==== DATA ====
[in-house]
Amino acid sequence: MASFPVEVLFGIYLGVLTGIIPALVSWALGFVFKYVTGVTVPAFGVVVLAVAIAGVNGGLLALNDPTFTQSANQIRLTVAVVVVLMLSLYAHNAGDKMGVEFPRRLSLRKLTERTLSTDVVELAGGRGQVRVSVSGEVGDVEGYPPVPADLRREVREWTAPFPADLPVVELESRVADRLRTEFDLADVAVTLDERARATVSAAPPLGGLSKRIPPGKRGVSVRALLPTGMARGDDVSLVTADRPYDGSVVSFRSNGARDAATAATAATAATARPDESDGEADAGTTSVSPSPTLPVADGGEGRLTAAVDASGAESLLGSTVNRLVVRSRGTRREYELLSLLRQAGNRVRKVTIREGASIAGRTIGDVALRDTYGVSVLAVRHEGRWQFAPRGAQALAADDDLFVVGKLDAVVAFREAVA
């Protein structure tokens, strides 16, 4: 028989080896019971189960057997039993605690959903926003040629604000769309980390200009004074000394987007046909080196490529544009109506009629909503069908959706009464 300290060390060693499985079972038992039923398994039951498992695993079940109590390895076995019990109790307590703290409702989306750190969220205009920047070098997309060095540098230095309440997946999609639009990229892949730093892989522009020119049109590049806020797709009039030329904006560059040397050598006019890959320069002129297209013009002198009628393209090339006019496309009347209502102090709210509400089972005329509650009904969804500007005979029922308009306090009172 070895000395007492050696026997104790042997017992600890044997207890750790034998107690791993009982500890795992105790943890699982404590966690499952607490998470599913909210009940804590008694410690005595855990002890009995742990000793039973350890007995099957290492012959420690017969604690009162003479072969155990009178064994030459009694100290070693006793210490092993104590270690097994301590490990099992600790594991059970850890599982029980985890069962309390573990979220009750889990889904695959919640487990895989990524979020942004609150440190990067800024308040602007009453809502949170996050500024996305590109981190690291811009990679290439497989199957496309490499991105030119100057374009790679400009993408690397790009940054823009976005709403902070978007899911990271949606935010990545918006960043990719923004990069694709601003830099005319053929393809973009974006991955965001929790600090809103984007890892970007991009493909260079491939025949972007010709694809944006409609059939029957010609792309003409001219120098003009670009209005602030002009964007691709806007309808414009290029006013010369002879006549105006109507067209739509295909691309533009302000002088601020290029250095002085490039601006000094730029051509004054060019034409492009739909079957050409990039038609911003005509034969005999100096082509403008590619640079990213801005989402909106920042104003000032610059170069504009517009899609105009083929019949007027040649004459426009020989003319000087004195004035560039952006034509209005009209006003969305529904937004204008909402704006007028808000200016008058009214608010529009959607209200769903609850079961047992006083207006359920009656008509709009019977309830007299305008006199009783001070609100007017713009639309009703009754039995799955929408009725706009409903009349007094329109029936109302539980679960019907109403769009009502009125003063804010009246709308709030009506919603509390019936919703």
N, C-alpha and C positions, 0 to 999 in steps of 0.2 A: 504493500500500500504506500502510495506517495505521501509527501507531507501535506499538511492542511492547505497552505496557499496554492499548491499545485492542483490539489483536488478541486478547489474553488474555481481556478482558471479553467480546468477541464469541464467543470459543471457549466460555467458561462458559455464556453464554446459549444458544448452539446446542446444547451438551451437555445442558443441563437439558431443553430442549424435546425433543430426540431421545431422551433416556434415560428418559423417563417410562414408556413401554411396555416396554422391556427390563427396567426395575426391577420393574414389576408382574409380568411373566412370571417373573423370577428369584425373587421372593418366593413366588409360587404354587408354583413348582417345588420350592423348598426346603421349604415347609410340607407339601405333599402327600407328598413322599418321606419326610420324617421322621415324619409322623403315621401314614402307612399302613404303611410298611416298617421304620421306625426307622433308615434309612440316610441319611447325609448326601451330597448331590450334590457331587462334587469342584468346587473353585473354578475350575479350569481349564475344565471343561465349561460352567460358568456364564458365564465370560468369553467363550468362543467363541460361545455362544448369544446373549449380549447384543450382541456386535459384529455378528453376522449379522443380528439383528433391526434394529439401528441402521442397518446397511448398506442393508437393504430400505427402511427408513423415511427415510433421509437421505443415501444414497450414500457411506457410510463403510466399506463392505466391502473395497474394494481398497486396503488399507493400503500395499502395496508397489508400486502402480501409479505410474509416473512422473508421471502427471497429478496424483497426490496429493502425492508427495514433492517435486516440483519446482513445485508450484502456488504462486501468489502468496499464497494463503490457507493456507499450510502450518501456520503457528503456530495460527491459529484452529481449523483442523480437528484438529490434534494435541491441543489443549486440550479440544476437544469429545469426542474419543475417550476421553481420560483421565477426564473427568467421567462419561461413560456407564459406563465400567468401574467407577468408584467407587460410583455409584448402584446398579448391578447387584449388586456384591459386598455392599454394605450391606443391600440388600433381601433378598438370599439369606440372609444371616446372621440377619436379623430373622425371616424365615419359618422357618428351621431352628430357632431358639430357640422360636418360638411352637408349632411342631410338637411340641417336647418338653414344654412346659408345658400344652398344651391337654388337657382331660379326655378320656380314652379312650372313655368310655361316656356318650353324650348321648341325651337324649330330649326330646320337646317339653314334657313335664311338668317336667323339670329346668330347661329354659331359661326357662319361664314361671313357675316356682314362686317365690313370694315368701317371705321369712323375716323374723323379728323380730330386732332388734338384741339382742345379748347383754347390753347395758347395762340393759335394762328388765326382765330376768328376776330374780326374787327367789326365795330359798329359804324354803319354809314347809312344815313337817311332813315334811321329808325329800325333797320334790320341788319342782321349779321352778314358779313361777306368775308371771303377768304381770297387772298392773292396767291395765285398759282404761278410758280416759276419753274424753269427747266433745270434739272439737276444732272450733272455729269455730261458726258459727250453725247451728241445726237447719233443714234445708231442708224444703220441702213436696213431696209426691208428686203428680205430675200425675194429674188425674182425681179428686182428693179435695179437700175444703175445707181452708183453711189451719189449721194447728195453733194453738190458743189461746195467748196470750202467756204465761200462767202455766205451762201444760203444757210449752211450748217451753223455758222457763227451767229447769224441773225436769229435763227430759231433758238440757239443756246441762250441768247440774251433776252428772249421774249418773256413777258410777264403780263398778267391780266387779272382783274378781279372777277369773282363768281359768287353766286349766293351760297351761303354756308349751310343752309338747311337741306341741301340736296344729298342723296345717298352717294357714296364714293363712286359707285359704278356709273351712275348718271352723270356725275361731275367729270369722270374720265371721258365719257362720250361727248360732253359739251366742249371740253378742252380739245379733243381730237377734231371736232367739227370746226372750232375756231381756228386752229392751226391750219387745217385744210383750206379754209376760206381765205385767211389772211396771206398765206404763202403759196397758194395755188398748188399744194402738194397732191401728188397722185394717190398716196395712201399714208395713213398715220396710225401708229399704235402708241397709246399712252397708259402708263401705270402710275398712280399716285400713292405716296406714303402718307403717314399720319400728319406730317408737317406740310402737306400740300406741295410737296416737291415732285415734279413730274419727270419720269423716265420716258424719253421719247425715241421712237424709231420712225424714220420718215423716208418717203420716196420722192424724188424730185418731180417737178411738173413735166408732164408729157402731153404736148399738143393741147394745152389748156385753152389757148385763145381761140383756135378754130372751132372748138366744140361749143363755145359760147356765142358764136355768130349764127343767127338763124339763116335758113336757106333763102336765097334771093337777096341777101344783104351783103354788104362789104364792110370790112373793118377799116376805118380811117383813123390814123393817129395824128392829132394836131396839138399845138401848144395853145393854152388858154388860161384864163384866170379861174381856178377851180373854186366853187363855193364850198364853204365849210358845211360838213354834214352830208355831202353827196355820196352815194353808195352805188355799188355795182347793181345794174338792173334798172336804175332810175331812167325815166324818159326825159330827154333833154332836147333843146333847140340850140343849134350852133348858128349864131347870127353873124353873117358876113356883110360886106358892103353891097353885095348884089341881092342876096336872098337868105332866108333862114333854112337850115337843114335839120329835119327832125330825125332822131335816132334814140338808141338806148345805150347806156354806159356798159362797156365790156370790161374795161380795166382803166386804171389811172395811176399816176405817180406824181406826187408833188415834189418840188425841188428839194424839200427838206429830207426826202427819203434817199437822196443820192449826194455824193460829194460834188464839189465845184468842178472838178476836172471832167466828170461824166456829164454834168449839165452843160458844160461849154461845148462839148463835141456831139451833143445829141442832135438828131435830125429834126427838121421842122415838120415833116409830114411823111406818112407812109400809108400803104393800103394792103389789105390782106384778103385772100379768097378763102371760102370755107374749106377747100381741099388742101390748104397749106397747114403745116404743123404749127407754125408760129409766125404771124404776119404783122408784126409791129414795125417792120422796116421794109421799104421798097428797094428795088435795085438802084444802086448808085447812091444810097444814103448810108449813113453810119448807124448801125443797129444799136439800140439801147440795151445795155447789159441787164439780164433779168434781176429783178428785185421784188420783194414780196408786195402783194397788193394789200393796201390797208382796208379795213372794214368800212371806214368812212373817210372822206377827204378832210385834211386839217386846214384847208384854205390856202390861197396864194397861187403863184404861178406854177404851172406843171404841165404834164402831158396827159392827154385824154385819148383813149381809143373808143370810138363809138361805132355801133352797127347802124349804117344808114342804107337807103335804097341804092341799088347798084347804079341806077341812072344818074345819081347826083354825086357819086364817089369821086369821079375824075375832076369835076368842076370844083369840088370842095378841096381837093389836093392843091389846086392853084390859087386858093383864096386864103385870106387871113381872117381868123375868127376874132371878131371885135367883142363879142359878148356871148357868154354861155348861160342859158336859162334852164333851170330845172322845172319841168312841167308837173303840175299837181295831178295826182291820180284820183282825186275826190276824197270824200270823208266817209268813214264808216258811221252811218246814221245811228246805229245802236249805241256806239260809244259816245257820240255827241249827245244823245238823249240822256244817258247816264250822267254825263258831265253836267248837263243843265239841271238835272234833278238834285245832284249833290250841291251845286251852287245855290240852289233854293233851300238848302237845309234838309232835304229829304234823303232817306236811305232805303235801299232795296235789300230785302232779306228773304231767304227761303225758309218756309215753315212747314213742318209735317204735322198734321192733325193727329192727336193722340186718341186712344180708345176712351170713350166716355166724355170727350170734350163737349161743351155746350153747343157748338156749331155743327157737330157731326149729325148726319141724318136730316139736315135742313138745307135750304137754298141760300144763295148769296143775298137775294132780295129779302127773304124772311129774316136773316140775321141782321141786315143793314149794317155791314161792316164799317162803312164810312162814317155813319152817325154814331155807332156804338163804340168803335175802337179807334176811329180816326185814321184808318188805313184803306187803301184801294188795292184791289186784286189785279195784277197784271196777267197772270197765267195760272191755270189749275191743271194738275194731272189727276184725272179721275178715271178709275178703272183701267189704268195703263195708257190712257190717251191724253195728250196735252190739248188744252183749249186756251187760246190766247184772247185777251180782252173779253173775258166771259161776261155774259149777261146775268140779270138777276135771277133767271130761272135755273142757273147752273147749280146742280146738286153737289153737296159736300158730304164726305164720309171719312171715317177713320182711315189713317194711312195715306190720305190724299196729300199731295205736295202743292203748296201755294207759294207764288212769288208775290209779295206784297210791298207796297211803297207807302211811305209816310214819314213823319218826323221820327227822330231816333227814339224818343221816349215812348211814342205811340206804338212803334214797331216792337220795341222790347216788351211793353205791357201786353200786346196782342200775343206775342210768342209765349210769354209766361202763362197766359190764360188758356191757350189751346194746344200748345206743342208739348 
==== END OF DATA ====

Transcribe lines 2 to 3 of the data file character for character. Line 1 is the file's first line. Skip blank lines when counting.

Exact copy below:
Amino acid sequence: MASFPVEVLFGIYLGVLTGIIPALVSWALGFVFKYVTGVTVPAFGVVVLAVAIAGVNGGLLALNDPTFTQSANQIRLTVAVVVVLMLSLYAHNAGDKMGVEFPRRLSLRKLTERTLSTDVVELAGGRGQVRVSVSGEVGDVEGYPPVPADLRREVREWTAPFPADLPVVELESRVADRLRTEFDLADVAVTLDERARATVSAAPPLGGLSKRIPPGKRGVSVRALLPTGMARGDDVSLVTADRPYDGSVVSFRSNGARDAATAATAATAATARPDESDGEADAGTTSVSPSPTLPVADGGEGRLTAAVDASGAESLLGSTVNRLVVRSRGTRREYELLSLLRQAGNRVRKVTIREGASIAGRTIGDVALRDTYGVSVLAVRHEGRWQFAPRGAQALAADDDLFVVGKLDAVVAFREAVA
């Protein structure tokens, strides 16, 4: 028989080896019971189960057997039993605690959903926003040629604000769309980390200009004074000394987007046909080196490529544009109506009629909503069908959706009464 300290060390060693499985079972038992039923398994039951498992695993079940109590390895076995019990109790307590703290409702989306750190969220205009920047070098997309060095540098230095309440997946999609639009990229892949730093892989522009020119049109590049806020797709009039030329904006560059040397050598006019890959320069002129297209013009002198009628393209090339006019496309009347209502102090709210509400089972005329509650009904969804500007005979029922308009306090009172 070895000395007492050696026997104790042997017992600890044997207890750790034998107690791993009982500890795992105790943890699982404590966690499952607490998470599913909210009940804590008694410690005595855990002890009995742990000793039973350890007995099957290492012959420690017969604690009162003479072969155990009178064994030459009694100290070693006793210490092993104590270690097994301590490990099992600790594991059970850890599982029980985890069962309390573990979220009750889990889904695959919640487990895989990524979020942004609150440190990067800024308040602007009453809502949170996050500024996305590109981190690291811009990679290439497989199957496309490499991105030119100057374009790679400009993408690397790009940054823009976005709403902070978007899911990271949606935010990545918006960043990719923004990069694709601003830099005319053929393809973009974006991955965001929790600090809103984007890892970007991009493909260079491939025949972007010709694809944006409609059939029957010609792309003409001219120098003009670009209005602030002009964007691709806007309808414009290029006013010369002879006549105006109507067209739509295909691309533009302000002088601020290029250095002085490039601006000094730029051509004054060019034409492009739909079957050409990039038609911003005509034969005999100096082509403008590619640079990213801005989402909106920042104003000032610059170069504009517009899609105009083929019949007027040649004459426009020989003319000087004195004035560039952006034509209005009209006003969305529904937004204008909402704006007028808000200016008058009214608010529009959607209200769903609850079961047992006083207006359920009656008509709009019977309830007299305008006199009783001070609100007017713009639309009703009754039995799955929408009725706009409903009349007094329109029936109302539980679960019907109403769009009502009125003063804010009246709308709030009506919603509390019936919703």